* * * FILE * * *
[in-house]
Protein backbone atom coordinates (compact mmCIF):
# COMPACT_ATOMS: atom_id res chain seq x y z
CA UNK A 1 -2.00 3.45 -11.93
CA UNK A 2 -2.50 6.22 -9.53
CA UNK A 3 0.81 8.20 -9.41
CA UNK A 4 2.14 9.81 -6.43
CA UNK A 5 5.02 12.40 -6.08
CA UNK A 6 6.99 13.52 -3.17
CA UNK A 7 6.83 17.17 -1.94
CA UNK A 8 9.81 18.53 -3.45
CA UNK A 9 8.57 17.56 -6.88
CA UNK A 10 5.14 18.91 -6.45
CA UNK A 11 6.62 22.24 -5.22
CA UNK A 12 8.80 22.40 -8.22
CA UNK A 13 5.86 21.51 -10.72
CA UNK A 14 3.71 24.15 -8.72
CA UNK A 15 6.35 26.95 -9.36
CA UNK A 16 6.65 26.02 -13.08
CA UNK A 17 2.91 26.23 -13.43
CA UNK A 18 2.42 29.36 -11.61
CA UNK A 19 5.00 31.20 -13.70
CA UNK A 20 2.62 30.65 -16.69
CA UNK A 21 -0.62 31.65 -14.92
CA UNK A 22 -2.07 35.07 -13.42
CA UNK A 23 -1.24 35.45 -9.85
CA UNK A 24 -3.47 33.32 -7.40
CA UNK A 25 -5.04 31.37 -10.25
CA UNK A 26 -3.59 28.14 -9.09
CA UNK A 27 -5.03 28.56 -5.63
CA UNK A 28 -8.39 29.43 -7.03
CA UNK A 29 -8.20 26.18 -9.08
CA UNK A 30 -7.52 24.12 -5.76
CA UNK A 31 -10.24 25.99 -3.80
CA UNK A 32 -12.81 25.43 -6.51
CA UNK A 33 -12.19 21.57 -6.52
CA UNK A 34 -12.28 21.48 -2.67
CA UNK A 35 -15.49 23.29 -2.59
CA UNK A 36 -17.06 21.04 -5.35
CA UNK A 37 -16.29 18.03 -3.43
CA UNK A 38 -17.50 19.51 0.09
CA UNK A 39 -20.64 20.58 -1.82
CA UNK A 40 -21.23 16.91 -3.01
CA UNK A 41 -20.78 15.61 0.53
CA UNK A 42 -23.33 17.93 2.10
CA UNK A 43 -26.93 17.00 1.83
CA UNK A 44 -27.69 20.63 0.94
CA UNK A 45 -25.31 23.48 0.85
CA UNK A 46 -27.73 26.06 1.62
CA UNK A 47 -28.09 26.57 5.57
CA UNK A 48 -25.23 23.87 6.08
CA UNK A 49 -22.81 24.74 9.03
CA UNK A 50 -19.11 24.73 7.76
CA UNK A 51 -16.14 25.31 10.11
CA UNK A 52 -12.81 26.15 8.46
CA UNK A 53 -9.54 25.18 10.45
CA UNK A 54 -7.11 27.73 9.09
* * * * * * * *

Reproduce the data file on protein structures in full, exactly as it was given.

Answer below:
[in-house]
Protein backbone atom coordinates (compact mmCIF):
# COMPACT_ATOMS: atom_id res chain seq x y z
CA UNK A 1 -2.00 3.45 -11.93
CA UNK A 2 -2.50 6.22 -9.53
CA UNK A 3 0.81 8.20 -9.41
CA UNK A 4 2.14 9.81 -6.43
CA UNK A 5 5.02 12.40 -6.08
CA UNK A 6 6.99 13.52 -3.17
CA UNK A 7 6.83 17.17 -1.94
CA UNK A 8 9.81 18.53 -3.45
CA UNK A 9 8.57 17.56 -6.88
CA UNK A 10 5.14 18.91 -6.45
CA UNK A 11 6.62 22.24 -5.22
CA UNK A 12 8.80 22.40 -8.22
CA UNK A 13 5.86 21.51 -10.72
CA UNK A 14 3.71 24.15 -8.72
CA UNK A 15 6.35 26.95 -9.36
CA UNK A 16 6.65 26.02 -13.08
CA UNK A 17 2.91 26.23 -13.43
CA UNK A 18 2.42 29.36 -11.61
CA UNK A 19 5.00 31.20 -13.70
CA UNK A 20 2.62 30.65 -16.69
CA UNK A 21 -0.62 31.65 -14.92
CA UNK A 22 -2.07 35.07 -13.42
CA UNK A 23 -1.24 35.45 -9.85
CA UNK A 24 -3.47 33.32 -7.40
CA UNK A 25 -5.04 31.37 -10.25
CA UNK A 26 -3.59 28.14 -9.09
CA UNK A 27 -5.03 28.56 -5.63
CA UNK A 28 -8.39 29.43 -7.03
CA UNK A 29 -8.20 26.18 -9.08
CA UNK A 30 -7.52 24.12 -5.76
CA UNK A 31 -10.24 25.99 -3.80
CA UNK A 32 -12.81 25.43 -6.51
CA UNK A 33 -12.19 21.57 -6.52
CA UNK A 34 -12.28 21.48 -2.67
CA UNK A 35 -15.49 23.29 -2.59
CA UNK A 36 -17.06 21.04 -5.35
CA UNK A 37 -16.29 18.03 -3.43
CA UNK A 38 -17.50 19.51 0.09
CA UNK A 39 -20.64 20.58 -1.82
CA UNK A 40 -21.23 16.91 -3.01
CA UNK A 41 -20.78 15.61 0.53
CA UNK A 42 -23.33 17.93 2.10
CA UNK A 43 -26.93 17.00 1.83
CA UNK A 44 -27.69 20.63 0.94
CA UNK A 45 -25.31 23.48 0.85
CA UNK A 46 -27.73 26.06 1.62
CA UNK A 47 -28.09 26.57 5.57
CA UNK A 48 -25.23 23.87 6.08
CA UNK A 49 -22.81 24.74 9.03
CA UNK A 50 -19.11 24.73 7.76
CA UNK A 51 -16.14 25.31 10.11
CA UNK A 52 -12.81 26.15 8.46
CA UNK A 53 -9.54 25.18 10.45
CA UNK A 54 -7.11 27.73 9.09